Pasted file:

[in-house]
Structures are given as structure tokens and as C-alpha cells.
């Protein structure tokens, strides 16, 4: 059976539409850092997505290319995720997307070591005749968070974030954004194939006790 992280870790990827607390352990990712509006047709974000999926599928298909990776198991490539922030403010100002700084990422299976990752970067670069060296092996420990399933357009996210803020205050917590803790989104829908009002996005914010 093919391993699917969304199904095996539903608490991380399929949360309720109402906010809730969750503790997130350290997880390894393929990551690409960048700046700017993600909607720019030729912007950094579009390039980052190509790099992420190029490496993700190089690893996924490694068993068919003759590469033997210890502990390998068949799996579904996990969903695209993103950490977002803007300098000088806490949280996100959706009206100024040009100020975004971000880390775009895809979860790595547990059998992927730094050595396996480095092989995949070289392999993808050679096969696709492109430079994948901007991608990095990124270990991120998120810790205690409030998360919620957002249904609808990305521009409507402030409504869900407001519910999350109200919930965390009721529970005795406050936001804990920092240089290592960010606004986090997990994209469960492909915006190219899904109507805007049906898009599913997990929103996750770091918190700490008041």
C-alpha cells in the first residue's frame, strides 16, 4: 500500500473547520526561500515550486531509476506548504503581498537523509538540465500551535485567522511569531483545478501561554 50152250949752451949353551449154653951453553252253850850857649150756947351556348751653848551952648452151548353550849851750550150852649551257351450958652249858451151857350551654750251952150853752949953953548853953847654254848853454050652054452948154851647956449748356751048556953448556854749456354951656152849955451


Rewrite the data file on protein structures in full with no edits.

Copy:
[in-house]
Structures are given as structure tokens and as C-alpha cells.
């Protein structure tokens, strides 16, 4: 059976539409850092997505290319995720997307070591005749968070974030954004194939006790 992280870790990827607390352990990712509006047709974000999926599928298909990776198991490539922030403010100002700084990422299976990752970067670069060296092996420990399933357009996210803020205050917590803790989104829908009002996005914010 093919391993699917969304199904095996539903608490991380399929949360309720109402906010809730969750503790997130350290997880390894393929990551690409960048700046700017993600909607720019030729912007950094579009390039980052190509790099992420190029490496993700190089690893996924490694068993068919003759590469033997210890502990390998068949799996579904996990969903695209993103950490977002803007300098000088806490949280996100959706009206100024040009100020975004971000880390775009895809979860790595547990059998992927730094050595396996480095092989995949070289392999993808050679096969696709492109430079994948901007991608990095990124270990991120998120810790205690409030998360919620957002249904609808990305521009409507402030409504869900407001519910999350109200919930965390009721529970005795406050936001804990920092240089290592960010606004986090997990994209469960492909915006190219899904109507805007049906898009599913997990929103996750770091918190700490008041």
C-alpha cells in the first residue's frame, strides 16, 4: 500500500473547520526561500515550486531509476506548504503581498537523509538540465500551535485567522511569531483545478501561554 50152250949752451949353551449154653951453553252253850850857649150756947351556348751653848551952648452151548353550849851750550150852649551257351450958652249858451151857350551654750251952150853752949953953548853953847654254848853454050652054452948154851647956449748356751048556953448556854749456354951656152849955451